|Becky Brown standing in front of the Pink House ca. 1940.|
|Karl Martz and Becky Brown sitting on the Pink House steps, ca. 1940.|
Click on any image for an enlargement with more information.
[Bracketed comments in italics added by Eric Martz in 2002.]
I moved from Bloomington, Indiana, to Nashville in January of 1935 after Karl and I were married. [Becky was 21, Karl, 23.] We lived in one room of the "Farmhouse" on Town Hill. [This was the main building of a girls' summer camp founded ca. 1910.] That property was then managed by the artist, Musette Stoddard. Karl was working at the Brown County Pottery for $5.00 a week. Needless to say, our parents helped us with presents of food, clothing, etc.
After several months [when the house was needed for the summer girls' camp] we moved across State Road 46 to the two-room cabin, Chewink. There Karl set up his first kiln made of a 20 gallon stoneware crock. We fired small pots that Karl made, and Portia Sperry sold at the Brown County Folks Shop. Most prices were fifty or seventy-five cents. This small kiln belched clouds of black smoke and sparks from its chimney during firing. At night this looked spectacular, and we heard that some people thought we were operating a still.
Sometime in 1937 we moved to the Batchfield Cabin three miles north on road 135. [See the story of how they found it.] Turning off 135 there was a steep, long hill to the cabin. There Karl built our first real kiln, coal fired. He built a one-room workshop with a dirt floor onto the cabin with my father's help. Occasionally we shared that studio with a black snake. Again Portia sold most of Karl's work. I was hired by the Brown County Artists as receptionist in their Gallery which was across from what is now the Village Green Building. We bought a second-hand Dodge coupe, sky blue color, from Art Coffey for $15.00. It hardly had any brakes but there was little traffic in those days. We drove it for a few years and sold it for $20.00.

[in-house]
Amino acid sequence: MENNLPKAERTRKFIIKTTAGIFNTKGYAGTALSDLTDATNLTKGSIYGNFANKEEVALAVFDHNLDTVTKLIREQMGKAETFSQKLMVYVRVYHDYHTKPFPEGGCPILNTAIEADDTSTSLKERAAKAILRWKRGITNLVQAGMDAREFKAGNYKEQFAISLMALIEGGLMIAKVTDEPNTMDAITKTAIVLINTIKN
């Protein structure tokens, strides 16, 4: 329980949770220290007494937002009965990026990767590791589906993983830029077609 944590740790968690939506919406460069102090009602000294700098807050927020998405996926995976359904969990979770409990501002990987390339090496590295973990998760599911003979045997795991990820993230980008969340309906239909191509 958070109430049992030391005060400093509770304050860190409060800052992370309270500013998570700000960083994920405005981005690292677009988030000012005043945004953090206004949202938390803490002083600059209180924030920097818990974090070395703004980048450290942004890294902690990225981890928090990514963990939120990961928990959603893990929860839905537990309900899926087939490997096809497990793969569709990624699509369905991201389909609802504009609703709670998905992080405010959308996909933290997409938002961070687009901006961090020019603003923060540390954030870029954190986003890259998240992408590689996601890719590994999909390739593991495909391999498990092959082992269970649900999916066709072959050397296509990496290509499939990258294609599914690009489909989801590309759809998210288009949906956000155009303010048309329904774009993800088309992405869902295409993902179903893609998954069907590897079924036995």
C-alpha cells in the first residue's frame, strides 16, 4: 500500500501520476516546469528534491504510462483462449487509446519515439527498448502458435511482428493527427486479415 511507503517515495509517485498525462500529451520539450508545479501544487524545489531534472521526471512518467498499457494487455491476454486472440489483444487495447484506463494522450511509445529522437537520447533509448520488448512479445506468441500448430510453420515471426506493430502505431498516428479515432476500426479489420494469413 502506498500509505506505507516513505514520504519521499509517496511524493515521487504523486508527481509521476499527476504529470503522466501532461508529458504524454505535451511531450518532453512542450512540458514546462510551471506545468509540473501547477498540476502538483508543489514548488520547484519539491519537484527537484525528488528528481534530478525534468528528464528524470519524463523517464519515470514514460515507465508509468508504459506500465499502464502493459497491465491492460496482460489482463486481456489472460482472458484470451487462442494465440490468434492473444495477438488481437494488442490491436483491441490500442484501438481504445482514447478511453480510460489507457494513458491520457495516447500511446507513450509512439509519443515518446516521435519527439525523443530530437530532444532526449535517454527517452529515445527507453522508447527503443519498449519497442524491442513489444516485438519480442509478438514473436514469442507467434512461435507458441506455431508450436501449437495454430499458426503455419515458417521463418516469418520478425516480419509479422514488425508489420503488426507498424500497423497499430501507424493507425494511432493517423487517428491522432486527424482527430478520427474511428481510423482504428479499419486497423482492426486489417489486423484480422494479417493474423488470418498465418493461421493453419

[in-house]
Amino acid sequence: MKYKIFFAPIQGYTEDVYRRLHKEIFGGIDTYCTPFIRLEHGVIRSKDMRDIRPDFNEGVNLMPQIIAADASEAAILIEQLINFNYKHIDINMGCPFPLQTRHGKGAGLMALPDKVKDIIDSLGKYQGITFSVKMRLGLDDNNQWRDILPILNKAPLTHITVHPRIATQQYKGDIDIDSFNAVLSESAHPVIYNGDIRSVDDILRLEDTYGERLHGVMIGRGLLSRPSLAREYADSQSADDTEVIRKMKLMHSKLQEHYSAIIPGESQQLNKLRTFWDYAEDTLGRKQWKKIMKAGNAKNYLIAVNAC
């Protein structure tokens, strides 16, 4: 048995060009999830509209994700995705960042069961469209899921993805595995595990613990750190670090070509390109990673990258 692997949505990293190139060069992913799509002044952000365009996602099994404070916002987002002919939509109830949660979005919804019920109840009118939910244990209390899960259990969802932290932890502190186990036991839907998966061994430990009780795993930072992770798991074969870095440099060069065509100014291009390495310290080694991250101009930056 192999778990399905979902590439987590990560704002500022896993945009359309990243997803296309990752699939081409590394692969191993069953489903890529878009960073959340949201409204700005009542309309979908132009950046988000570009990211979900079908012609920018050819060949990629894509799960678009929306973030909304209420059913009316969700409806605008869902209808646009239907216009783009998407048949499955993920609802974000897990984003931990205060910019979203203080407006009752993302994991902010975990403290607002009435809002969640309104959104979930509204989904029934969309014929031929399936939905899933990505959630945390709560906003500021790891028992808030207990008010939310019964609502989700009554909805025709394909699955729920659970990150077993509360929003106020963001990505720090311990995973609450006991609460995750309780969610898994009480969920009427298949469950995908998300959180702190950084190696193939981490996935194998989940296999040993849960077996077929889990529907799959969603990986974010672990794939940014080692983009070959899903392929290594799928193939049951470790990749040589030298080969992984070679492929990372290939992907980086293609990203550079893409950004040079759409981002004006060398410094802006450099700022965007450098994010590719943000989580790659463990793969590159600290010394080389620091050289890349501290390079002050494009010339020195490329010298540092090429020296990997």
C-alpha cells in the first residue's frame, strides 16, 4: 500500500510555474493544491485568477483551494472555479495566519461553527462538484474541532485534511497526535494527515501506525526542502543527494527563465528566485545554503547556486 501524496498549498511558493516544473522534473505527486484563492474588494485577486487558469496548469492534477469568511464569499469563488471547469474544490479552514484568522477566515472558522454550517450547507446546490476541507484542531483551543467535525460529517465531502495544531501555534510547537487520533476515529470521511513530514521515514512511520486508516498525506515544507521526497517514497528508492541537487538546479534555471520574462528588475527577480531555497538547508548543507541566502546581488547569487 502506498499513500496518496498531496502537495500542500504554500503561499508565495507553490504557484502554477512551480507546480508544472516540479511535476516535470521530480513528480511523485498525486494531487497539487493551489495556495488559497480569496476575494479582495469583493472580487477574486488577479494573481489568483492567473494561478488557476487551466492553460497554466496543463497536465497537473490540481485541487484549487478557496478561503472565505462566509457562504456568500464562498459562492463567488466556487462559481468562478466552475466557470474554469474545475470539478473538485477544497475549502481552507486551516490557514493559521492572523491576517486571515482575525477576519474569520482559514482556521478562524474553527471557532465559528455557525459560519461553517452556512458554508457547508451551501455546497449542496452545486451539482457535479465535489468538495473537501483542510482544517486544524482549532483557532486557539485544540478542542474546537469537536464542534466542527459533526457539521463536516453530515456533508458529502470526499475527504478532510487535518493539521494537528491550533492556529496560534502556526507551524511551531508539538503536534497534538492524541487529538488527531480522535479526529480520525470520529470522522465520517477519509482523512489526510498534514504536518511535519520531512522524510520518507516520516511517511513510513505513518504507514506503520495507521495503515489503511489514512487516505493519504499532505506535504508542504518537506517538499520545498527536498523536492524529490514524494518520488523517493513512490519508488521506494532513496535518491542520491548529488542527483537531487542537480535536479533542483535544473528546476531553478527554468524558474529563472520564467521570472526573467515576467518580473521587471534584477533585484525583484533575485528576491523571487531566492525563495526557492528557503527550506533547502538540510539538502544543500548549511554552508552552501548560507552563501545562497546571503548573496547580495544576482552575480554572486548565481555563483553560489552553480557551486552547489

We first met Onya La Tour at that time. She was still living in New York City but was visiting Brown County and walked down our long hill to Karl's workshop. She became an important influence in our lives.
Scott Murphy convinced us that we needed to be more accessible and became Karl's patron. He helped us move into the Pink House one fourth of a mile west of Nashville owned by Grace Wilkes. Scott also helped us furnish a handsome display room. We moved our kiln and made a workshop in the long porch which connected the house and garage. The kiln was in the garage. We hung out our sign. I received visitors in the display room and began to help Karl in the workshop. One of my early projects was to make glazed ceramic buttons. They filled up small waste spaces in our kiln and helped put bread and butter on the table. Among our many generous friends, Scott, Portia, and the Brown County Artists helped us and encouraged us.
It was a good life with Sunday morning picnics in Brown County State Park, and long evenings of wine and conversation before people's fireplaces. Eric was born in 1940 while we lived in the Pink House.
As the U.S. moved toward World War II, fewer people were able to come to Brown County. We rented the Mathis house from Jack Rogers and moved our display room into town. Karl continued to work at the Pink House having more uninterrupted time. I managed the display room. Brian was born while we lived there.
These were the years of the Brown County Theatre under the direction of Joseph Hayes. Karl and many Brown County people acted in the theatre. They had an outdoor stage, and the audience sat under the stars. Everyone seemed to enjoy it. Click photo at left for larger version and more information.
By 1942 there was little tourist trade. We has to close shop and finally sold all of our equipment to Indiana University. During the war years pottery making equipment was almost unobtainable. Indiana University was able to make a small beginning of its now famous ceramics school with our equipment.
We moved to Chicago where Karl found a war job at the Carnegie Illinois Steel Corporation. Later he worked for the Armour Research Foundation.
In 1945, Henry Radford Hope, new chairman of the Fine Arts Department invited Karl to come to teach ceramics at Indiana University. The war was over.
We rented the Snodgrass [log] cabin on 135 North from Walter Snodgrass. We had no car so Karl commuted to Bloomington with Virginia Weddle and later with Paul Page. Eventually we got our own car.
|The Martz Studio (1949-61) built by Karl and Becky in Brown County.|
Those were golden years. We opened our new studio to the public and both of us worked in it. Karl continued to teach at Indiana University. It was our plan to live there always, but as often happens, work problems and other unforeseen complications caused us to have to leave our dream house and move to Bloomington in 1961.
We have always had fond memories of the people of Brown County and
of our time with them for many important years of our lives.